Their study, “Machine learning for detection of lymphedema among breast cancer survivors,” appeared in the journal mHealth.
Lymphedema is a collection of fluid that causes swelling mostly in the arms or legs, and normally results from the removal of lymph nodes as a part of cancer treatment.
This common and chronic complication may happen right after surgery or months or even decades later. Research indicates that over 41 percent of breast cancer patients had lymphedema in the arms within 10 years of surgery.
Symptoms of lymphedema may include swelling in the arm, a feeling of heaviness or tightness, reduced range of motion, aching, recurrent infections, and skin fibrosis (or scarring). Although early intervention is able to ease symptoms, timely detection remains challenging.
“Clinicians often detect or diagnose lymphedema based on their observation of swelling. However, by the time swelling can be observed or measured, lymphedema has typically occurred for some time, which may lead to poor clinical outcomes,” Mei R Fu, PhD, the study’s lead author, said in a press release.
Computer science, such as machine learning, has emerged as a valuable tool to detect various medical conditions with greater accuracy over other approaches. Machine learning involves the creation of algorithms — a list of rules computers follow to solve problems — and, in the case of diseases, enables clinical decisions through the real-time reporting of symptoms.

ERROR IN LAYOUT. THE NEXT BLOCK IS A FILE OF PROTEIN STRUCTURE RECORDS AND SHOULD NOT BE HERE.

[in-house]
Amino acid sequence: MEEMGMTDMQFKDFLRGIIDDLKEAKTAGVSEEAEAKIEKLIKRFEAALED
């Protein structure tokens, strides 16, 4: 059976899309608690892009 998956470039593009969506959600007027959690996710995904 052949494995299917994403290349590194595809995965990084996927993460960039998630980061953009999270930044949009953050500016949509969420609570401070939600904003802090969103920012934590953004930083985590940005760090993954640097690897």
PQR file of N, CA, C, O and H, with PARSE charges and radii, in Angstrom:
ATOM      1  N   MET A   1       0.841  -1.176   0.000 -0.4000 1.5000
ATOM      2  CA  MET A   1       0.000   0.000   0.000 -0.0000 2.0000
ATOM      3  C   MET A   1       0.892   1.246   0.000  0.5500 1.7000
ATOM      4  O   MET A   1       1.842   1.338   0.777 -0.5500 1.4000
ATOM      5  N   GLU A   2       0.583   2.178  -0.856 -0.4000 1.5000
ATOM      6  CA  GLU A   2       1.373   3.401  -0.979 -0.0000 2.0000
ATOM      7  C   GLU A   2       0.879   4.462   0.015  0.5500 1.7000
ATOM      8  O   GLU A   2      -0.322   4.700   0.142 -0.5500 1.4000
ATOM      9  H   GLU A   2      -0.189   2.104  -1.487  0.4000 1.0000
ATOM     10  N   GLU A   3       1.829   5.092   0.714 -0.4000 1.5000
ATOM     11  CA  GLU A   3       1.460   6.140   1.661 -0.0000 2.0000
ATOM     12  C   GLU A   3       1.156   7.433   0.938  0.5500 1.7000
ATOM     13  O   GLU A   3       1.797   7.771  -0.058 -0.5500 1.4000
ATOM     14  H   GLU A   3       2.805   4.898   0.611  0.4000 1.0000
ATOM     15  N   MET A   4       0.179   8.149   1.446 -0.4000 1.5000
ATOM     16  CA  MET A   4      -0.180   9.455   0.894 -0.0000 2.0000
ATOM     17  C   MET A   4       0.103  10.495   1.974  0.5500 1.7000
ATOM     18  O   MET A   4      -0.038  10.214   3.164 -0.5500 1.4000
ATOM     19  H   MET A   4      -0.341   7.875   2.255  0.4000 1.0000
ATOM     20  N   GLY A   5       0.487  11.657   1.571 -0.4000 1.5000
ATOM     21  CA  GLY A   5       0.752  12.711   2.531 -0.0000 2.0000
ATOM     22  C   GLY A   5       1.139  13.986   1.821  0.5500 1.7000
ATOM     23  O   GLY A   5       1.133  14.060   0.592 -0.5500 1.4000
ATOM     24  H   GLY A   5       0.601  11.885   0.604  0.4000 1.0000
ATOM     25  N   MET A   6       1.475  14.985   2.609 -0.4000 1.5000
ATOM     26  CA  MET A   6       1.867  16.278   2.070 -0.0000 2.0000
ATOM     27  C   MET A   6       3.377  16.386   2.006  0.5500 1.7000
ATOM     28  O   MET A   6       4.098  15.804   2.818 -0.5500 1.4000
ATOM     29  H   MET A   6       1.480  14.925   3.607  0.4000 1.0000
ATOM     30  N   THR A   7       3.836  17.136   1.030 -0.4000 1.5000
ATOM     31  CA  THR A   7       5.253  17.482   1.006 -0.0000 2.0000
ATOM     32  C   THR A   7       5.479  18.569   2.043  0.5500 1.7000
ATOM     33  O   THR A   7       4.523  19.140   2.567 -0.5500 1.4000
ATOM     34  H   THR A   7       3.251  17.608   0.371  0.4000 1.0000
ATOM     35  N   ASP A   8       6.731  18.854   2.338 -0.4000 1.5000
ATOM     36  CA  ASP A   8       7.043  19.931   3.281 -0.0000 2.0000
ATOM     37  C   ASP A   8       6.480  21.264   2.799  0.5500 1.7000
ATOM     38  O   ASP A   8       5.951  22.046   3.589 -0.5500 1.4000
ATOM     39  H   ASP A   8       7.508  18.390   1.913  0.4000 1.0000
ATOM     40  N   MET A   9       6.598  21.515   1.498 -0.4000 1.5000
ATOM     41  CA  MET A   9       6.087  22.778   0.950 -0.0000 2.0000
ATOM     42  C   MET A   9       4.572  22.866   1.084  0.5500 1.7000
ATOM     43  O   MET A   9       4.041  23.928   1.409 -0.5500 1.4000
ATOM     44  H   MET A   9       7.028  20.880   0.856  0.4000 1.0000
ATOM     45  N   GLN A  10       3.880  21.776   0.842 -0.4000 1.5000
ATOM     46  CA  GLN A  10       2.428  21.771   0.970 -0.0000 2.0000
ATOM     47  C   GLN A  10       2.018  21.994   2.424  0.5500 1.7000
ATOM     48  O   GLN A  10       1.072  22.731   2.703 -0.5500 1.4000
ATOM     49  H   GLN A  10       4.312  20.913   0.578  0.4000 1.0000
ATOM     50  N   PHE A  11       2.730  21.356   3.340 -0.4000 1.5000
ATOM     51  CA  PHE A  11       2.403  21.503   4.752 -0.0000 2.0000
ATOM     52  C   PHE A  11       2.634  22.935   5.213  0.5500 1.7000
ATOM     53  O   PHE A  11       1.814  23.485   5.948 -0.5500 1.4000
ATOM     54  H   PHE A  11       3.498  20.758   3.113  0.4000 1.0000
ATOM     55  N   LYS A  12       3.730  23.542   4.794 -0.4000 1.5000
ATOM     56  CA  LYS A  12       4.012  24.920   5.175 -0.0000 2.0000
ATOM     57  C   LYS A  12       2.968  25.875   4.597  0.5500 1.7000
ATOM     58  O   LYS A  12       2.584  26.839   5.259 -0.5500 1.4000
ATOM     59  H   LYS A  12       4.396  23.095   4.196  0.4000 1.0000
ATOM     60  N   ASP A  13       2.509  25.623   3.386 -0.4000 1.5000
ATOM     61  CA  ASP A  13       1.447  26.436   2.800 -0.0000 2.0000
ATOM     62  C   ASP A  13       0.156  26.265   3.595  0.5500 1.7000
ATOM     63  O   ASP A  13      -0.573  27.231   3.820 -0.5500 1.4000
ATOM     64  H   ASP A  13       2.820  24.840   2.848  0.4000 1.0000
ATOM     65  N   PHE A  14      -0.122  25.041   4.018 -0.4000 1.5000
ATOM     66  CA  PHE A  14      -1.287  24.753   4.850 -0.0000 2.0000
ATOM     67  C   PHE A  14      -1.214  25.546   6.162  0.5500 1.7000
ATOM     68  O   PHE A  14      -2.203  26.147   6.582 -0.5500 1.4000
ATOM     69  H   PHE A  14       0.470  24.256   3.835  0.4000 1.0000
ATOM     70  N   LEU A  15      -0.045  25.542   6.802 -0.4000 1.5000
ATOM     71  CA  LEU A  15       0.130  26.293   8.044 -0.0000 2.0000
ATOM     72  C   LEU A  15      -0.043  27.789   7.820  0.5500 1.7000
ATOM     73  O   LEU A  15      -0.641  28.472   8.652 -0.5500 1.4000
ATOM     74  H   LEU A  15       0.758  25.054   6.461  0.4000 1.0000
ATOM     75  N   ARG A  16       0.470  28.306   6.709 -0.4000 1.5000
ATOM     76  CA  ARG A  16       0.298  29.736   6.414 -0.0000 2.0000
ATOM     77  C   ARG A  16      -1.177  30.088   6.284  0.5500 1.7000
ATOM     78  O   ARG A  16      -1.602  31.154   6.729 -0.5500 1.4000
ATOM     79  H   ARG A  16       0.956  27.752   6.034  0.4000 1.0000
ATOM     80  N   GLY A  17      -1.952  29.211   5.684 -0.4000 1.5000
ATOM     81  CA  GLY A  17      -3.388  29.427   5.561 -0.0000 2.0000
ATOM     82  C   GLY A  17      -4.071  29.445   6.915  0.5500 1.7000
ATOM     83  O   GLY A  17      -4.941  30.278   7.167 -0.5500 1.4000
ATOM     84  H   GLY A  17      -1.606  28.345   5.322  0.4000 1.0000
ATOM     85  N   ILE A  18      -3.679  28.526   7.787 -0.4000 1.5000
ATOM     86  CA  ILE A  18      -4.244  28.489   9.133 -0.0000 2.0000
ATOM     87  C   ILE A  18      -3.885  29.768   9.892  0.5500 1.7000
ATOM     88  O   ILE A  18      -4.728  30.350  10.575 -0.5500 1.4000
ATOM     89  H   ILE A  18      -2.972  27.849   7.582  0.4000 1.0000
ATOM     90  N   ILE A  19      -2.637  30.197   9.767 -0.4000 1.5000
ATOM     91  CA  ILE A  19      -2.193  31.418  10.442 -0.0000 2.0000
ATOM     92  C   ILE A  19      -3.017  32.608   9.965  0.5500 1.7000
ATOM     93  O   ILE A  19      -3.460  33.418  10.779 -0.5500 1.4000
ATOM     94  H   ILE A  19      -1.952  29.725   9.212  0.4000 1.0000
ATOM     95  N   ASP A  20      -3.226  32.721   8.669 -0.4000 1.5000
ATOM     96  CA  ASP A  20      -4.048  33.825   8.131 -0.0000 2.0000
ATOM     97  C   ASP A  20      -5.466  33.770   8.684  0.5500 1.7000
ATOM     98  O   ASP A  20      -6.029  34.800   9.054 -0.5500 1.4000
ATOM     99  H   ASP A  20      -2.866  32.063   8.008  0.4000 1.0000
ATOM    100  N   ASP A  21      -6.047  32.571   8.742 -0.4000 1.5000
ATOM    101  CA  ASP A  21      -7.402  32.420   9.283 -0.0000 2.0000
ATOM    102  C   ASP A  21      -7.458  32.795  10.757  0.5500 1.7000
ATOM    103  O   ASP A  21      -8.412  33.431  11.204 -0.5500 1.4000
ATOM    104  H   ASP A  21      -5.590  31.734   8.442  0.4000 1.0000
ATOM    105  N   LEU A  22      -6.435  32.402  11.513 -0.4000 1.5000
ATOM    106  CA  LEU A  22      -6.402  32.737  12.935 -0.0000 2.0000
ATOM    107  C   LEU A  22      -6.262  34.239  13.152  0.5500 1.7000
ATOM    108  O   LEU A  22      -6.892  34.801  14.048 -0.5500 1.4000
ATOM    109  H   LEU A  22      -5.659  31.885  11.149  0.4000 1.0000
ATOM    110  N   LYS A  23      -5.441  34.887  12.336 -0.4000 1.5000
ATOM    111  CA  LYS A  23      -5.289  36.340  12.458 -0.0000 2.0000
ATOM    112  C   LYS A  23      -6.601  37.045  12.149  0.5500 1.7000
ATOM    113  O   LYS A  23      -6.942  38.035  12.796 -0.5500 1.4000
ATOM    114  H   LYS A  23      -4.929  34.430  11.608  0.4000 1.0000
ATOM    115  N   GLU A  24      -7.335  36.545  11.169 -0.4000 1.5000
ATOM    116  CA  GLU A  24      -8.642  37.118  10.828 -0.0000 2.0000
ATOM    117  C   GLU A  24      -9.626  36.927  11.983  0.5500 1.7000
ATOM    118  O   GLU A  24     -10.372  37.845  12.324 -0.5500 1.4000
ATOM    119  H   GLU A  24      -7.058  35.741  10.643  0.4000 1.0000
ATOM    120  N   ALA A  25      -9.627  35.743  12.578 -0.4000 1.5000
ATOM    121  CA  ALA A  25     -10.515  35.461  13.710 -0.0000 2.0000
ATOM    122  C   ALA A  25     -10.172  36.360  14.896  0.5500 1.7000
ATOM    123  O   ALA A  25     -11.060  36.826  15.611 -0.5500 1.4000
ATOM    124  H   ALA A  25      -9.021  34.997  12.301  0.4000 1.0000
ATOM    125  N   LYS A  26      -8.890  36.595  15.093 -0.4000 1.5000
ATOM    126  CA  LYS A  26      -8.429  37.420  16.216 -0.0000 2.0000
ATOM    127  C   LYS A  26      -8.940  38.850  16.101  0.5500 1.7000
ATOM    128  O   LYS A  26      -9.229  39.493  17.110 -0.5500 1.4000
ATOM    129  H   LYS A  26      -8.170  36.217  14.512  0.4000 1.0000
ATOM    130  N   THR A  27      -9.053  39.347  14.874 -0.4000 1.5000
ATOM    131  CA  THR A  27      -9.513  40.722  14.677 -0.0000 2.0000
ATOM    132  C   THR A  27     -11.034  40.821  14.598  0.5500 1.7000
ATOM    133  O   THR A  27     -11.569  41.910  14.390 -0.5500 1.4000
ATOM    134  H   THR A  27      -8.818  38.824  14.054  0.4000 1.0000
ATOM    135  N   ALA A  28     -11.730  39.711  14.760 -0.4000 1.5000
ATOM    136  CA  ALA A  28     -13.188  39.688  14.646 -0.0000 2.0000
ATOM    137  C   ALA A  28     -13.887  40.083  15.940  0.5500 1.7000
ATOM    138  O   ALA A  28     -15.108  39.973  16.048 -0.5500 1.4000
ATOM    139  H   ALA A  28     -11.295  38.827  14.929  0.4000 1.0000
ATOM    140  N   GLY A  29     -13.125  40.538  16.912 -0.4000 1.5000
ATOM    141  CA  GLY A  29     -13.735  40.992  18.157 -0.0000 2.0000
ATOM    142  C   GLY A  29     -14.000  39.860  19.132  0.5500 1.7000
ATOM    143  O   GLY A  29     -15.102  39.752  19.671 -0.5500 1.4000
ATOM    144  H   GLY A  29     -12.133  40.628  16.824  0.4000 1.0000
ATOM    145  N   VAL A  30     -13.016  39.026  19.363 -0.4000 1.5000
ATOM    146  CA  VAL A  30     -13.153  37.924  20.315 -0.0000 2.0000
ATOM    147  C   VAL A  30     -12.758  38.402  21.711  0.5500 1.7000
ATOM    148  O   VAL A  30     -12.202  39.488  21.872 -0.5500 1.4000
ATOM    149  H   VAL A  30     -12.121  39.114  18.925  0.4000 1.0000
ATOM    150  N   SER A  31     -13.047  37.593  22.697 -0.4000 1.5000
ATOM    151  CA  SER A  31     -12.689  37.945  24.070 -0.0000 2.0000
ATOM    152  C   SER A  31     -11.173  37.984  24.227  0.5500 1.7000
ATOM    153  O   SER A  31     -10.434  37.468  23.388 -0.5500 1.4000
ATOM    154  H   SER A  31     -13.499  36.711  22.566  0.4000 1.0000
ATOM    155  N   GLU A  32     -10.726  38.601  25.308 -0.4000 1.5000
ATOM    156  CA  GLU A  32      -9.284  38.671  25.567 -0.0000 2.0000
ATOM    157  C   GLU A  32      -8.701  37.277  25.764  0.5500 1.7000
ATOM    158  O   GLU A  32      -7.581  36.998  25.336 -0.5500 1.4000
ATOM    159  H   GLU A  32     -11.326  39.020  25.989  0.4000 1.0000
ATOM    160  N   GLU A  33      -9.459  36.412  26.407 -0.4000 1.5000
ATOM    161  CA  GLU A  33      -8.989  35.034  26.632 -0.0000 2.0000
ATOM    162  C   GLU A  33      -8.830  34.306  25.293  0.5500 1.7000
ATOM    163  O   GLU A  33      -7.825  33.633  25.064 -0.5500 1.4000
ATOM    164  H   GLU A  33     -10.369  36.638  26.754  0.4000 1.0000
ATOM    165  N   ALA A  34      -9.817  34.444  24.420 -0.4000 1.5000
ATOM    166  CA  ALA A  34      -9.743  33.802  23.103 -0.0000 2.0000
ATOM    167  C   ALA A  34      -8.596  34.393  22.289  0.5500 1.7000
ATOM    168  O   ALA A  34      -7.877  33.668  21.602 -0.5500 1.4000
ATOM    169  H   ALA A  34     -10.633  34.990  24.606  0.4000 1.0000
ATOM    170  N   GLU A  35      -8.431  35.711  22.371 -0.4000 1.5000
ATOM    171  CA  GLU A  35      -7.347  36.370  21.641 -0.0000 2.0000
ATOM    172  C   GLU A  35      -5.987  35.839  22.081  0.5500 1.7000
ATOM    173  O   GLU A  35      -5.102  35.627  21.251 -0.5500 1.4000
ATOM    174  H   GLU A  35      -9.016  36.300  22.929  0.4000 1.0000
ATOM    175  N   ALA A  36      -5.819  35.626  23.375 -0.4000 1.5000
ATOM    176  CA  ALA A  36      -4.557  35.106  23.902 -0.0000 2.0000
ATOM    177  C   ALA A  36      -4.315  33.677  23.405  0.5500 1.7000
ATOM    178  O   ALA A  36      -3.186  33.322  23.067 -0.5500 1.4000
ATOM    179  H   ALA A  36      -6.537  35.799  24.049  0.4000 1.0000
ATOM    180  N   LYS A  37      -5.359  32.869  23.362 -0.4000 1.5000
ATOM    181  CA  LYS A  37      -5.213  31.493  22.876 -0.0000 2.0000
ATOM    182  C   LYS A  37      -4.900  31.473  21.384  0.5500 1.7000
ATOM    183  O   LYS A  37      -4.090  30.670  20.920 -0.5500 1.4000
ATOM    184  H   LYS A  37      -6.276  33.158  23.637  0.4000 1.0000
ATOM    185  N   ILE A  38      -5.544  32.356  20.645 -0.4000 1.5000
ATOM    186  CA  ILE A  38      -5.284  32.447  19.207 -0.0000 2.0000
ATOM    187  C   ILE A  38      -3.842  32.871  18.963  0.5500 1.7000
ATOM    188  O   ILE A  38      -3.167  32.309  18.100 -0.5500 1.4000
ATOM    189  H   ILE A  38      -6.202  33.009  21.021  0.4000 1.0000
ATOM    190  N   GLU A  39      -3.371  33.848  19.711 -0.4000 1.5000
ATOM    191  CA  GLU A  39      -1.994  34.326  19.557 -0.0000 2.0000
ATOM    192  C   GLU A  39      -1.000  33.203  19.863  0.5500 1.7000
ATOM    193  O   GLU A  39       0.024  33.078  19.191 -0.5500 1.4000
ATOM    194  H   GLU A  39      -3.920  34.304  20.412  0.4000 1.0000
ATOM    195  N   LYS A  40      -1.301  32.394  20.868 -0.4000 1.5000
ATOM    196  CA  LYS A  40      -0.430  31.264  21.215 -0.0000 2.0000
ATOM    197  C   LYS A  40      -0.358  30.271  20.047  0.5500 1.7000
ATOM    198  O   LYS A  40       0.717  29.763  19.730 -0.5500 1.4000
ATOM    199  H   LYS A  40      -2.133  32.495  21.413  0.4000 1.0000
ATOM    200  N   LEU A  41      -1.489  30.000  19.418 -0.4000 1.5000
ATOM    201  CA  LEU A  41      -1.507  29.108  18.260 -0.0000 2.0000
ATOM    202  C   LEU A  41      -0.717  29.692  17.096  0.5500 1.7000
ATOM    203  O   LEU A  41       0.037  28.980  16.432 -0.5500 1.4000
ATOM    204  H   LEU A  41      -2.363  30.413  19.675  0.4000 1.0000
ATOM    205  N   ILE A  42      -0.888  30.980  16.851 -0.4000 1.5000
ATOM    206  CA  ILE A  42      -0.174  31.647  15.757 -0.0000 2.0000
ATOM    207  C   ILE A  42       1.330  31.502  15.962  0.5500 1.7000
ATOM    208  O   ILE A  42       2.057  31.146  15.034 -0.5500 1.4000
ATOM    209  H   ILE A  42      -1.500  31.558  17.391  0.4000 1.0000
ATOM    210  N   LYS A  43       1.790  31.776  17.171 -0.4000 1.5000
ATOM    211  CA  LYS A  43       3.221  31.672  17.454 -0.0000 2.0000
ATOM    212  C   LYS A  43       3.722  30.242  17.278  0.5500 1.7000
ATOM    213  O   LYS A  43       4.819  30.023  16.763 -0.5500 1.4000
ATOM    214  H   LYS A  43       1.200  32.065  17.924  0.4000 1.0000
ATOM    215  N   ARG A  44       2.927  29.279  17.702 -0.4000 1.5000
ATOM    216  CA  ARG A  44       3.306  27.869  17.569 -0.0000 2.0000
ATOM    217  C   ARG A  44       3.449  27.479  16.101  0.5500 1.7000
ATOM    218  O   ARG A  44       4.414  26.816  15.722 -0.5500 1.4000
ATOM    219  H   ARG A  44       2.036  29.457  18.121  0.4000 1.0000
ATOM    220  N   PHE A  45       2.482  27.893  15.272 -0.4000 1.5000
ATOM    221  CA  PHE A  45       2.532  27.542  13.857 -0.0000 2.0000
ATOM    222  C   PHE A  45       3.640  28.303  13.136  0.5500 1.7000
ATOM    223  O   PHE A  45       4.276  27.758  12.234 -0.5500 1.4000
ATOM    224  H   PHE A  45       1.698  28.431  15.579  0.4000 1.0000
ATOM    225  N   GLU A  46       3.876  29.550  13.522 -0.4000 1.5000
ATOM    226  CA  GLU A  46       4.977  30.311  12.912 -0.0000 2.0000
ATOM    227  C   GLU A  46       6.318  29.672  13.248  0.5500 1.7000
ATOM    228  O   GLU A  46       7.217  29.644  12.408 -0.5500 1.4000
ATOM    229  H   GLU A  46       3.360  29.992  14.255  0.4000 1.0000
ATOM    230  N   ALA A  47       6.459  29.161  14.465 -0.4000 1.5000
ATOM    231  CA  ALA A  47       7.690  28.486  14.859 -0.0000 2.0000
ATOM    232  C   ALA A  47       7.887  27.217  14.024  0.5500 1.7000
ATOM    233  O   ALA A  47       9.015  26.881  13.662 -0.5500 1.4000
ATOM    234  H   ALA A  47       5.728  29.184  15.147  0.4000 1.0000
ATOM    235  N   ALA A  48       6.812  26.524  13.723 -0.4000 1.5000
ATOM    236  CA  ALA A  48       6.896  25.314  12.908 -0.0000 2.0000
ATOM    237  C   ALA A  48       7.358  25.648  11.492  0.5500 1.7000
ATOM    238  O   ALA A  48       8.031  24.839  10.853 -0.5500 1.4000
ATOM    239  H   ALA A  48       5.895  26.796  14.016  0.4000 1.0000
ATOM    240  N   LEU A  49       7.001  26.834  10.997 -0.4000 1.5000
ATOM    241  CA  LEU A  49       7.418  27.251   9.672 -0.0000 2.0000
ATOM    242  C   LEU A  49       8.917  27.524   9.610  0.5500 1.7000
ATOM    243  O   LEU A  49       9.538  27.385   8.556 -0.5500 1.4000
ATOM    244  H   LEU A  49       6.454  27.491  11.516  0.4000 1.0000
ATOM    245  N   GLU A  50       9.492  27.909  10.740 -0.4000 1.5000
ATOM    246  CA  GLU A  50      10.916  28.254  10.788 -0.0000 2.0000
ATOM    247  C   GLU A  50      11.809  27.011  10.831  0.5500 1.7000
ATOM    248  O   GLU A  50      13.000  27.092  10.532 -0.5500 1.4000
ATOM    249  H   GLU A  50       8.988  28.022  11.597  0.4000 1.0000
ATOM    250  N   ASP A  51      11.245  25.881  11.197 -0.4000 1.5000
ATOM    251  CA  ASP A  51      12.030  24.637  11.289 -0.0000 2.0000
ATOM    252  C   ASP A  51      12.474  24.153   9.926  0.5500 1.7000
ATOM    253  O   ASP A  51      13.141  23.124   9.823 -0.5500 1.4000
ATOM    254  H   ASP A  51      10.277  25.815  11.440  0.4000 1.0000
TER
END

The research team evaluated the accuracy, sensitivity, and specificity of machine learning using real-time symptom reports in the early detection of lymphedema in breast cancer survivors.
The scientists at New York University collected information from a total of 355 women in the U.S., covering demographic and clinical data, prior lymphedema diagnoses, as well as whether they were experiencing 26 different lymphedema symptoms. All participants had been treated for breast cancer, including surgery.
The study compared five different algorithms of machine learning. Results revealed that all five approaches outperformed a standard statistical method. The algorithm with the best performance to detect lymphedema, called artificial neural network, was 93.75 percent accurate in discriminating lymphedema from non-lymphedema cases based on reported symptoms.
“Such detection accuracy is significantly higher than that achievable by current and often used clinical methods,” Fu said.
This real-time lymphedema monitoring may encourage patients to track their lymphedema status without requiring a visit to a healthcare professional. Patients at risk could then be alerted to schedule an appointment for further evaluation.
“This has the potential to reduce healthcare costs and optimize the use of healthcare resources through early lymphedema detection and intervention, which could reduce the risk of lymphedema progressing to more severe stages,” Fu said.
“Use of a well-trained classification algorithm to detect lymphedema based on symptom features is a highly promising tool that may improve lymphedema outcomes,” the researchers wrote.
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